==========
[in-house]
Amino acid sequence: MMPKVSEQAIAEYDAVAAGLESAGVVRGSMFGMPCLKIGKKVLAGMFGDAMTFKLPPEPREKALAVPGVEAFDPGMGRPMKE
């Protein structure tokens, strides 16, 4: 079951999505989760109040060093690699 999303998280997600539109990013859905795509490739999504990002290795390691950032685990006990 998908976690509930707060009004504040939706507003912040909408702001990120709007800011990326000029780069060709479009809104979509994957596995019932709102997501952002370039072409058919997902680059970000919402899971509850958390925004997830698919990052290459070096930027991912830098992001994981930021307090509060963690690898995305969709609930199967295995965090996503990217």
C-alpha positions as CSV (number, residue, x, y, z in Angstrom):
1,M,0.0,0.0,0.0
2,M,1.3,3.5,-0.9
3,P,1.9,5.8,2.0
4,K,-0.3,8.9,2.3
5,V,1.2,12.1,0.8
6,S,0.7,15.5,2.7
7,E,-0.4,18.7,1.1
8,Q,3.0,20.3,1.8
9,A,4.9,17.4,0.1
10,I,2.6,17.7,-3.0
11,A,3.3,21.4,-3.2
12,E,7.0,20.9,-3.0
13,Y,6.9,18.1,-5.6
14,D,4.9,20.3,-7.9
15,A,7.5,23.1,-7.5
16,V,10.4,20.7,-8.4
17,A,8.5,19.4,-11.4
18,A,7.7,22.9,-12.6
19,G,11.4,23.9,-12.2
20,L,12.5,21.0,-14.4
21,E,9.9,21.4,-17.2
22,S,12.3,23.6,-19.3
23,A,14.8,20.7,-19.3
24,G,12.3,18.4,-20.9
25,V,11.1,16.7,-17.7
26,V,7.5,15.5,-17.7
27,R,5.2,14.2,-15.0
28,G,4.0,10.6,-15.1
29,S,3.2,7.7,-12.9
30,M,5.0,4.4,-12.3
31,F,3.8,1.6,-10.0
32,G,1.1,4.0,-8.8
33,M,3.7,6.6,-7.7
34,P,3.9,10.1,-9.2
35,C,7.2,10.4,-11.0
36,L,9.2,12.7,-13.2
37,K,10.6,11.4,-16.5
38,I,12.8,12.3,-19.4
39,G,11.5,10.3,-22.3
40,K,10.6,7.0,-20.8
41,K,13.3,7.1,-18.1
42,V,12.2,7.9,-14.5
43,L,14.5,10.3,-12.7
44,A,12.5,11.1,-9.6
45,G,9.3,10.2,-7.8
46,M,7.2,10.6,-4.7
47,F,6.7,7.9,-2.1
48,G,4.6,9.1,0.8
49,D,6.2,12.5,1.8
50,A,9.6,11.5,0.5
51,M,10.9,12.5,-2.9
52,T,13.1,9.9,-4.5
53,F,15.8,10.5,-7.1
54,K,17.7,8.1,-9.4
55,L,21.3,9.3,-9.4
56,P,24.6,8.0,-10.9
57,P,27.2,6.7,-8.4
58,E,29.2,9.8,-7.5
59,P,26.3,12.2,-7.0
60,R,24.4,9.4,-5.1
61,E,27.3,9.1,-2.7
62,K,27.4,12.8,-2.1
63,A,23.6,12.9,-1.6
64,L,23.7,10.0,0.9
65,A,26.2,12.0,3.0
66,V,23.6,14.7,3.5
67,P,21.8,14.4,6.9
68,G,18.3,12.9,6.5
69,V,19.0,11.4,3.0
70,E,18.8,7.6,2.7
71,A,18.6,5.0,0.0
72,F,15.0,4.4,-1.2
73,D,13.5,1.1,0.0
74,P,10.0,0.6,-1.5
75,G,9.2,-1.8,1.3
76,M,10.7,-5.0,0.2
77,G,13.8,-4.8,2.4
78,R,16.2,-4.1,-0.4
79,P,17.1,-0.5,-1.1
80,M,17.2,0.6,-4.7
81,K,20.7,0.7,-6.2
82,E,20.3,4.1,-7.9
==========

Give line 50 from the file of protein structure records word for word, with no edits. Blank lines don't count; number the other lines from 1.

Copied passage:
46,M,7.2,10.6,-4.7